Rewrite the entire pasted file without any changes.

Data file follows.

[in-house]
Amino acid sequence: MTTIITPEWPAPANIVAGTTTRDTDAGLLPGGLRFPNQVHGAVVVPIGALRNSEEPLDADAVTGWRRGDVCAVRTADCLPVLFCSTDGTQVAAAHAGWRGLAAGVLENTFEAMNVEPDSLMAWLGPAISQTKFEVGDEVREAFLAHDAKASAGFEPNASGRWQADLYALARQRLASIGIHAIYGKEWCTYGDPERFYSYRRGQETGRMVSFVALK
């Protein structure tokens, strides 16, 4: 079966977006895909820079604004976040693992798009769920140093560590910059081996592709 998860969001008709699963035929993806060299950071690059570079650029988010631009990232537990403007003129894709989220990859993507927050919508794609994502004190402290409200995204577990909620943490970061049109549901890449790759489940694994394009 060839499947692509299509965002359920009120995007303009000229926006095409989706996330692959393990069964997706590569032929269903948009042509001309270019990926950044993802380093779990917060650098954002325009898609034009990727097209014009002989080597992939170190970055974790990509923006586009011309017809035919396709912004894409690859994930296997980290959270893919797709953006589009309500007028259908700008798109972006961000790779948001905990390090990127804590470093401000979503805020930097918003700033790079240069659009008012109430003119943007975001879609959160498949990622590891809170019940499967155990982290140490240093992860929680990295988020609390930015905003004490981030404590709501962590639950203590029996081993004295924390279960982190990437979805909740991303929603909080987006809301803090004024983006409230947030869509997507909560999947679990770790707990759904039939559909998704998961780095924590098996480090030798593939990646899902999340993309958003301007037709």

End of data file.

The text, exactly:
[in-house]
Amino acid sequence: MTTIITPEWPAPANIVAGTTTRDTDAGLLPGGLRFPNQVHGAVVVPIGALRNSEEPLDADAVTGWRRGDVCAVRTADCLPVLFCSTDGTQVAAAHAGWRGLAAGVLENTFEAMNVEPDSLMAWLGPAISQTKFEVGDEVREAFLAHDAKASAGFEPNASGRWQADLYALARQRLASIGIHAIYGKEWCTYGDPERFYSYRRGQETGRMVSFVALK
């Protein structure tokens, strides 16, 4: 079966977006895909820079604004976040693992798009769920140093560590910059081996592709 998860969001008709699963035929993806060299950071690059570079650029988010631009990232537990403007003129894709989220990859993507927050919508794609994502004190402290409200995204577990909620943490970061049109549901890449790759489940694994394009 060839499947692509299509965002359920009120995007303009000229926006095409989706996330692959393990069964997706590569032929269903948009042509001309270019990926950044993802380093779990917060650098954002325009898609034009990727097209014009002989080597992939170190970055974790990509923006586009011309017809035919396709912004894409690859994930296997980290959270893919797709953006589009309500007028259908700008798109972006961000790779948001905990390090990127804590470093401000979503805020930097918003700033790079240069659009008012109430003119943007975001879609959160498949990622590891809170019940499967155990982290140490240093992860929680990295988020609390930015905003004490981030404590709501962590639950203590029996081993004295924390279960982190990437979805909740991303929603909080987006809301803090004024983006409230947030869509997507909560999947679990770790707990759904039939559909998704998961780095924590098996480090030798593939990646899902999340993309958003301007037709």